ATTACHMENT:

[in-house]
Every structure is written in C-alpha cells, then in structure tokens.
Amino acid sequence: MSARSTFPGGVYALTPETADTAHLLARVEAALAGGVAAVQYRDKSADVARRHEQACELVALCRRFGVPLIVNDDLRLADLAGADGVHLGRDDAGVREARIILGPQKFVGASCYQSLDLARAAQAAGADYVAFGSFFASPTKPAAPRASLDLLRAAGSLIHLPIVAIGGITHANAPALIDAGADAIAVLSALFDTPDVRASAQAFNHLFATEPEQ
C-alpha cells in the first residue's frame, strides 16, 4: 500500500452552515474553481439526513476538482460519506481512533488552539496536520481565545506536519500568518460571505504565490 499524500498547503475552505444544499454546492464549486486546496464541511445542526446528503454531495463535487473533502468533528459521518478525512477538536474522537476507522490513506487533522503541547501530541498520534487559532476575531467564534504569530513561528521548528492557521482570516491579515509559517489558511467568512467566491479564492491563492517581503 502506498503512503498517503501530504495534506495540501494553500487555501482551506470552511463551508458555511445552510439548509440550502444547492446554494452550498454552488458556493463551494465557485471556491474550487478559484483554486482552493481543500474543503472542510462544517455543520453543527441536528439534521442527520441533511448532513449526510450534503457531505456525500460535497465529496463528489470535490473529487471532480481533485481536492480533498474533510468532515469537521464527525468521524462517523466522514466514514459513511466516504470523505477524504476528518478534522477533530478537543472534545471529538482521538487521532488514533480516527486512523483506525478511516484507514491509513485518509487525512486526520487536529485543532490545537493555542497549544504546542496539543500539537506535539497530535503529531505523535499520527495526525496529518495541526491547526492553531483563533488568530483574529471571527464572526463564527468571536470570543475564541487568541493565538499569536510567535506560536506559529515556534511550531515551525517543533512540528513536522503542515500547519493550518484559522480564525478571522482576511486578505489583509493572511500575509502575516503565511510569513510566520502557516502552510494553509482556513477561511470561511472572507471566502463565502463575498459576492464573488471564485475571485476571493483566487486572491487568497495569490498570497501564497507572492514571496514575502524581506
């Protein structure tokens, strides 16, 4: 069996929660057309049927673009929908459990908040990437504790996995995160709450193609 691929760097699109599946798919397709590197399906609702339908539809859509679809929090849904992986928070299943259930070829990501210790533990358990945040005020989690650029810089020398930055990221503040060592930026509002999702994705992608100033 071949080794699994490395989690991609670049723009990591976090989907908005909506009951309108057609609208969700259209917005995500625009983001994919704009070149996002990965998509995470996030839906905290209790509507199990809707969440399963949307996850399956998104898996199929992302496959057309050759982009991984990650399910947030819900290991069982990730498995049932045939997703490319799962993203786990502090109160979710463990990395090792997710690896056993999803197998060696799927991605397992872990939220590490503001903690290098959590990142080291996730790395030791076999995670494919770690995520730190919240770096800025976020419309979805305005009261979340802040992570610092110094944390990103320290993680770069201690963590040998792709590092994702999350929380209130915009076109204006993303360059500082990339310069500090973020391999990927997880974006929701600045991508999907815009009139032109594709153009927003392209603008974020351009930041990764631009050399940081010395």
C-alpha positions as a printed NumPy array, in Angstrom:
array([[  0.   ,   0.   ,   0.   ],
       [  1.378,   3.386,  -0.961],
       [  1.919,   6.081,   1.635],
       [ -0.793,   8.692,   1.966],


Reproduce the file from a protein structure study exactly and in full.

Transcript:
[in-house]
Every structure is written in C-alpha cells, then in structure tokens.
Amino acid sequence: MSARSTFPGGVYALTPETADTAHLLARVEAALAGGVAAVQYRDKSADVARRHEQACELVALCRRFGVPLIVNDDLRLADLAGADGVHLGRDDAGVREARIILGPQKFVGASCYQSLDLARAAQAAGADYVAFGSFFASPTKPAAPRASLDLLRAAGSLIHLPIVAIGGITHANAPALIDAGADAIAVLSALFDTPDVRASAQAFNHLFATEPEQ
C-alpha cells in the first residue's frame, strides 16, 4: 500500500452552515474553481439526513476538482460519506481512533488552539496536520481565545506536519500568518460571505504565490 499524500498547503475552505444544499454546492464549486486546496464541511445542526446528503454531495463535487473533502468533528459521518478525512477538536474522537476507522490513506487533522503541547501530541498520534487559532476575531467564534504569530513561528521548528492557521482570516491579515509559517489558511467568512467566491479564492491563492517581503 502506498503512503498517503501530504495534506495540501494553500487555501482551506470552511463551508458555511445552510439548509440550502444547492446554494452550498454552488458556493463551494465557485471556491474550487478559484483554486482552493481543500474543503472542510462544517455543520453543527441536528439534521442527520441533511448532513449526510450534503457531505456525500460535497465529496463528489470535490473529487471532480481533485481536492480533498474533510468532515469537521464527525468521524462517523466522514466514514459513511466516504470523505477524504476528518478534522477533530478537543472534545471529538482521538487521532488514533480516527486512523483506525478511516484507514491509513485518509487525512486526520487536529485543532490545537493555542497549544504546542496539543500539537506535539497530535503529531505523535499520527495526525496529518495541526491547526492553531483563533488568530483574529471571527464572526463564527468571536470570543475564541487568541493565538499569536510567535506560536506559529515556534511550531515551525517543533512540528513536522503542515500547519493550518484559522480564525478571522482576511486578505489583509493572511500575509502575516503565511510569513510566520502557516502552510494553509482556513477561511470561511472572507471566502463565502463575498459576492464573488471564485475571485476571493483566487486572491487568497495569490498570497501564497507572492514571496514575502524581506
């Protein structure tokens, strides 16, 4: 069996929660057309049927673009929908459990908040990437504790996995995160709450193609 691929760097699109599946798919397709590197399906609702339908539809859509679809929090849904992986928070299943259930070829990501210790533990358990945040005020989690650029810089020398930055990221503040060592930026509002999702994705992608100033 071949080794699994490395989690991609670049723009990591976090989907908005909506009951309108057609609208969700259209917005995500625009983001994919704009070149996002990965998509995470996030839906905290209790509507199990809707969440399963949307996850399956998104898996199929992302496959057309050759982009991984990650399910947030819900290991069982990730498995049932045939997703490319799962993203786990502090109160979710463990990395090792997710690896056993999803197998060696799927991605397992872990939220590490503001903690290098959590990142080291996730790395030791076999995670494919770690995520730190919240770096800025976020419309979805305005009261979340802040992570610092110094944390990103320290993680770069201690963590040998792709590092994702999350929380209130915009076109204006993303360059500082990339310069500090973020391999990927997880974006929701600045991508999907815009009139032109594709153009927003392209603008974020351009930041990764631009050399940081010395």
C-alpha positions as a printed NumPy array, in Angstrom:
array([[  0.   ,   0.   ,   0.   ],
       [  1.378,   3.386,  -0.961],
       [  1.919,   6.081,   1.635],
       [ -0.793,   8.692,   1.966],